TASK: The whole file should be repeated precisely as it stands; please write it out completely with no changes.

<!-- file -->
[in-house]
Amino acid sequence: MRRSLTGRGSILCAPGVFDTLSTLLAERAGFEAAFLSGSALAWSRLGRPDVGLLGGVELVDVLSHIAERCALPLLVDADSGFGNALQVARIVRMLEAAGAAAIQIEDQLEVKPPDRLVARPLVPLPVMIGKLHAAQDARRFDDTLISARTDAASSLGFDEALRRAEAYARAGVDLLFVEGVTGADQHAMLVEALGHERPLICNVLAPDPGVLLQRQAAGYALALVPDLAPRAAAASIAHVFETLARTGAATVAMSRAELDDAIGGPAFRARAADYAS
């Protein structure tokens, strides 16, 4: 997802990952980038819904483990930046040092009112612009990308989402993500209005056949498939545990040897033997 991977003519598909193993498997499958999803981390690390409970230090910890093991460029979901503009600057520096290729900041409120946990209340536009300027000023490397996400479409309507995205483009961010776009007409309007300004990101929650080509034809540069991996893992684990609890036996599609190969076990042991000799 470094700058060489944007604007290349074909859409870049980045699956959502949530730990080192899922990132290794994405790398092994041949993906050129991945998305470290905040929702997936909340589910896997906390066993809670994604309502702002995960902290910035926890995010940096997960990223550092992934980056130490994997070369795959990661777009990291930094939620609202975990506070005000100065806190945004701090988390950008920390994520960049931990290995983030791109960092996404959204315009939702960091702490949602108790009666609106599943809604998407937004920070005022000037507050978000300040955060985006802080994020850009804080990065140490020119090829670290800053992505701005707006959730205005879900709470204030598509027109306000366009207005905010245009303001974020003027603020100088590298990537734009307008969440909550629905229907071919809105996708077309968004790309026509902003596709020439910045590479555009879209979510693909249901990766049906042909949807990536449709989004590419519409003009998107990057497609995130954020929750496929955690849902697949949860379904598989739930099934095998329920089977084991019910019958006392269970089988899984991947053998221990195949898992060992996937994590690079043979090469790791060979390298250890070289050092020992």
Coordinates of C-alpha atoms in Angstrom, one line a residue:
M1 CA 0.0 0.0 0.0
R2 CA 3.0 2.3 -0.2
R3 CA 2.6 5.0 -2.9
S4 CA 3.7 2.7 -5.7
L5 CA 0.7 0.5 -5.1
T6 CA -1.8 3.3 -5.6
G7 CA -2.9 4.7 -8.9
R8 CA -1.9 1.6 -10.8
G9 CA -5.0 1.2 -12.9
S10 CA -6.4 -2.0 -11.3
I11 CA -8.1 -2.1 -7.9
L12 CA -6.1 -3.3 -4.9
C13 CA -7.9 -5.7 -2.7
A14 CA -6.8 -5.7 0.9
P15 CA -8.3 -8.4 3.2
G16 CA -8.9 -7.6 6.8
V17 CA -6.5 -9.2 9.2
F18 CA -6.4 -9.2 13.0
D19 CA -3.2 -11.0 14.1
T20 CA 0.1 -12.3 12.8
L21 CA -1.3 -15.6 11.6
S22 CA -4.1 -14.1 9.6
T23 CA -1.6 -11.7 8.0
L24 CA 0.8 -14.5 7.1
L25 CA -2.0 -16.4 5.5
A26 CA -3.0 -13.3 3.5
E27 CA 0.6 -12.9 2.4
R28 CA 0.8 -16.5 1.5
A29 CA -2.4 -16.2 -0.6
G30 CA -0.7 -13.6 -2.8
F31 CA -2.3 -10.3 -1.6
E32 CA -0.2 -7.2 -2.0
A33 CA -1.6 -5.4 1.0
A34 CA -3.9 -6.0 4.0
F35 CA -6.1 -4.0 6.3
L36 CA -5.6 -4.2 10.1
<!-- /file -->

[in-house]
Amino acid sequence: MRRSLTGRGSILCAPGVFDTLSTLLAERAGFEAAFLSGSALAWSRLGRPDVGLLGGVELVDVLSHIAERCALPLLVDADSGFGNALQVARIVRMLEAAGAAAIQIEDQLEVKPPDRLVARPLVPLPVMIGKLHAAQDARRFDDTLISARTDAASSLGFDEALRRAEAYARAGVDLLFVEGVTGADQHAMLVEALGHERPLICNVLAPDPGVLLQRQAAGYALALVPDLAPRAAAASIAHVFETLARTGAATVAMSRAELDDAIGGPAFRARAADYAS
């Protein structure tokens, strides 16, 4: 997802990952980038819904483990930046040092009112612009990308989402993500209005056949498939545990040897033997 991977003519598909193993498997499958999803981390690390409970230090910890093991460029979901503009600057520096290729900041409120946990209340536009300027000023490397996400479409309507995205483009961010776009007409309007300004990101929650080509034809540069991996893992684990609890036996599609190969076990042991000799 470094700058060489944007604007290349074909859409870049980045699956959502949530730990080192899922990132290794994405790398092994041949993906050129991945998305470290905040929702997936909340589910896997906390066993809670994604309502702002995960902290910035926890995010940096997960990223550092992934980056130490994997070369795959990661777009990291930094939620609202975990506070005000100065806190945004701090988390950008920390994520960049931990290995983030791109960092996404959204315009939702960091702490949602108790009666609106599943809604998407937004920070005022000037507050978000300040955060985006802080994020850009804080990065140490020119090829670290800053992505701005707006959730205005879900709470204030598509027109306000366009207005905010245009303001974020003027603020100088590298990537734009307008969440909550629905229907071919809105996708077309968004790309026509902003596709020439910045590479555009879209979510693909249901990766049906042909949807990536449709989004590419519409003009998107990057497609995130954020929750496929955690849902697949949860379904598989739930099934095998329920089977084991019910019958006392269970089988899984991947053998221990195949898992060992996937994590690079043979090469790791060979390298250890070289050092020992």
Coordinates of C-alpha atoms in Angstrom, one line a residue:
M1 CA 0.0 0.0 0.0
R2 CA 3.0 2.3 -0.2
R3 CA 2.6 5.0 -2.9
S4 CA 3.7 2.7 -5.7
L5 CA 0.7 0.5 -5.1
T6 CA -1.8 3.3 -5.6
G7 CA -2.9 4.7 -8.9
R8 CA -1.9 1.6 -10.8
G9 CA -5.0 1.2 -12.9
S10 CA -6.4 -2.0 -11.3
I11 CA -8.1 -2.1 -7.9
L12 CA -6.1 -3.3 -4.9
C13 CA -7.9 -5.7 -2.7
A14 CA -6.8 -5.7 0.9
P15 CA -8.3 -8.4 3.2
G16 CA -8.9 -7.6 6.8
V17 CA -6.5 -9.2 9.2
F18 CA -6.4 -9.2 13.0
D19 CA -3.2 -11.0 14.1
T20 CA 0.1 -12.3 12.8
L21 CA -1.3 -15.6 11.6
S22 CA -4.1 -14.1 9.6
T23 CA -1.6 -11.7 8.0
L24 CA 0.8 -14.5 7.1
L25 CA -2.0 -16.4 5.5
A26 CA -3.0 -13.3 3.5
E27 CA 0.6 -12.9 2.4
R28 CA 0.8 -16.5 1.5
A29 CA -2.4 -16.2 -0.6
G30 CA -0.7 -13.6 -2.8
F31 CA -2.3 -10.3 -1.6
E32 CA -0.2 -7.2 -2.0
A33 CA -1.6 -5.4 1.0
A34 CA -3.9 -6.0 4.0
F35 CA -6.1 -4.0 6.3
L36 CA -5.6 -4.2 10.1